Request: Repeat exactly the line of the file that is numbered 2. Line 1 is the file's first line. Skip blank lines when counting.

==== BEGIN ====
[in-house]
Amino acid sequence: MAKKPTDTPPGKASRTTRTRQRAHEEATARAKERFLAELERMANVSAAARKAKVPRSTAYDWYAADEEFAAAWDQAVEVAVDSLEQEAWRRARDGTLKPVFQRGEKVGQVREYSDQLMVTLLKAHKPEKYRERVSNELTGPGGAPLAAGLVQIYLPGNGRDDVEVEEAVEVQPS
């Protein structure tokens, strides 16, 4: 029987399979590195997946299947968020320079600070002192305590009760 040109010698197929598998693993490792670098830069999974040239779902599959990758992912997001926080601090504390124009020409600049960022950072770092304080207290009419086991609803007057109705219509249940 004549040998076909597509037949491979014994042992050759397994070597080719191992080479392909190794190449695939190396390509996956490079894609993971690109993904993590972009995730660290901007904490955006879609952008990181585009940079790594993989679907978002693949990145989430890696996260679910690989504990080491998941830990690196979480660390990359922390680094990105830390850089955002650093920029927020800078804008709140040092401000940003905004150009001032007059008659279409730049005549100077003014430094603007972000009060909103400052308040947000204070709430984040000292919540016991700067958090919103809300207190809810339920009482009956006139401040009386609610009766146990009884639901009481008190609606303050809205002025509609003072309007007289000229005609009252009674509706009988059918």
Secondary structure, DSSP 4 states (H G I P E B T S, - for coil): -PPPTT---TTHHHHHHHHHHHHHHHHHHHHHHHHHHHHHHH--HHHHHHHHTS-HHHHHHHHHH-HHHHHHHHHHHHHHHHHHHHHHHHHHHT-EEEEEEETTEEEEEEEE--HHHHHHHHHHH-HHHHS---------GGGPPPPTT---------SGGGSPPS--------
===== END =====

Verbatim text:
Amino acid sequence: MAKKPTDTPPGKASRTTRTRQRAHEEATARAKERFLAELERMANVSAAARKAKVPRSTAYDWYAADEEFAAAWDQAVEVAVDSLEQEAWRRARDGTLKPVFQRGEKVGQVREYSDQLMVTLLKAHKPEKYRERVSNELTGPGGAPLAAGLVQIYLPGNGRDDVEVEEAVEVQPS